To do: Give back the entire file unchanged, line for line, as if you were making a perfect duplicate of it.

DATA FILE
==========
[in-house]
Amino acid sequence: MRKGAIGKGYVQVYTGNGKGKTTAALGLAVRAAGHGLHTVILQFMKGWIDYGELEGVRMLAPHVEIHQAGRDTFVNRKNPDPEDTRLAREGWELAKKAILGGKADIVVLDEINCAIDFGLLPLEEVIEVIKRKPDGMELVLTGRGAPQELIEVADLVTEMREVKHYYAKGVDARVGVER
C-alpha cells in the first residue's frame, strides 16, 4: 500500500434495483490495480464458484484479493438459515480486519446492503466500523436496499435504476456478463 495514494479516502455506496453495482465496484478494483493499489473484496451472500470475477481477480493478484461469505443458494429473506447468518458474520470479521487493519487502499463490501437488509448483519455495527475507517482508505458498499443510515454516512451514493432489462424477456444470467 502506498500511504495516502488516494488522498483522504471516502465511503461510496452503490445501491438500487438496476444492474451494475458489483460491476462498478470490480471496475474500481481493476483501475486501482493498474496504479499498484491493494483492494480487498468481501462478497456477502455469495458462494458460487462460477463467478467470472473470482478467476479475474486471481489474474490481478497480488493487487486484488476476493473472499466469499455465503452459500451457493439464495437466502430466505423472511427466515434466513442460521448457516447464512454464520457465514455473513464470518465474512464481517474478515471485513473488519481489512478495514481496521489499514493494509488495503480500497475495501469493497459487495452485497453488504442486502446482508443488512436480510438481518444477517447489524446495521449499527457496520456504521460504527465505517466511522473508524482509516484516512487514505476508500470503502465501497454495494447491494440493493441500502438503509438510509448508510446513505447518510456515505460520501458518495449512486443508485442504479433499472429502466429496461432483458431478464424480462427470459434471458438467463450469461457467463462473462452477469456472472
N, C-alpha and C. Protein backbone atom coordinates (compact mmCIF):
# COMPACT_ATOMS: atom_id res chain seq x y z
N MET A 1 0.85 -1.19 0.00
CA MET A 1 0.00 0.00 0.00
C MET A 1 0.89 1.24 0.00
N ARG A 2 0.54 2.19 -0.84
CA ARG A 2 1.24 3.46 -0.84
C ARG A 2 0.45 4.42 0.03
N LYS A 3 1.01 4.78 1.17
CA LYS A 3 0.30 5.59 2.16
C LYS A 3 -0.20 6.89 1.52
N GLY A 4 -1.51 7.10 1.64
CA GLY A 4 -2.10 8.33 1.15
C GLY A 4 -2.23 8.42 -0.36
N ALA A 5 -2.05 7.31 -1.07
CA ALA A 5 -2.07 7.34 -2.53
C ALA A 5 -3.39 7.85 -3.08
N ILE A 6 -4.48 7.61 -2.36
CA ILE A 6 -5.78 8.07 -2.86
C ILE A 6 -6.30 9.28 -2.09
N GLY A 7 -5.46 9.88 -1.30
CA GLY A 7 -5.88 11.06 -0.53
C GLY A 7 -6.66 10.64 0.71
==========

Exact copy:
[in-house]
Amino acid sequence: MRKGAIGKGYVQVYTGNGKGKTTAALGLAVRAAGHGLHTVILQFMKGWIDYGELEGVRMLAPHVEIHQAGRDTFVNRKNPDPEDTRLAREGWELAKKAILGGKADIVVLDEINCAIDFGLLPLEEVIEVIKRKPDGMELVLTGRGAPQELIEVADLVTEMREVKHYYAKGVDARVGVER
C-alpha cells in the first residue's frame, strides 16, 4: 500500500434495483490495480464458484484479493438459515480486519446492503466500523436496499435504476456478463 495514494479516502455506496453495482465496484478494483493499489473484496451472500470475477481477480493478484461469505443458494429473506447468518458474520470479521487493519487502499463490501437488509448483519455495527475507517482508505458498499443510515454516512451514493432489462424477456444470467 502506498500511504495516502488516494488522498483522504471516502465511503461510496452503490445501491438500487438496476444492474451494475458489483460491476462498478470490480471496475474500481481493476483501475486501482493498474496504479499498484491493494483492494480487498468481501462478497456477502455469495458462494458460487462460477463467478467470472473470482478467476479475474486471481489474474490481478497480488493487487486484488476476493473472499466469499455465503452459500451457493439464495437466502430466505423472511427466515434466513442460521448457516447464512454464520457465514455473513464470518465474512464481517474478515471485513473488519481489512478495514481496521489499514493494509488495503480500497475495501469493497459487495452485497453488504442486502446482508443488512436480510438481518444477517447489524446495521449499527457496520456504521460504527465505517466511522473508524482509516484516512487514505476508500470503502465501497454495494447491494440493493441500502438503509438510509448508510446513505447518510456515505460520501458518495449512486443508485442504479433499472429502466429496461432483458431478464424480462427470459434471458438467463450469461457467463462473462452477469456472472
N, C-alpha and C. Protein backbone atom coordinates (compact mmCIF):
# COMPACT_ATOMS: atom_id res chain seq x y z
N MET A 1 0.85 -1.19 0.00
CA MET A 1 0.00 0.00 0.00
C MET A 1 0.89 1.24 0.00
N ARG A 2 0.54 2.19 -0.84
CA ARG A 2 1.24 3.46 -0.84
C ARG A 2 0.45 4.42 0.03
N LYS A 3 1.01 4.78 1.17
CA LYS A 3 0.30 5.59 2.16
C LYS A 3 -0.20 6.89 1.52
N GLY A 4 -1.51 7.10 1.64
CA GLY A 4 -2.10 8.33 1.15
C GLY A 4 -2.23 8.42 -0.36
N ALA A 5 -2.05 7.31 -1.07
CA ALA A 5 -2.07 7.34 -2.53
C ALA A 5 -3.39 7.85 -3.08
N ILE A 6 -4.48 7.61 -2.36
CA ILE A 6 -5.78 8.07 -2.86
C ILE A 6 -6.30 9.28 -2.09
N GLY A 7 -5.46 9.88 -1.30
CA GLY A 7 -5.88 11.06 -0.53
C GLY A 7 -6.66 10.64 0.71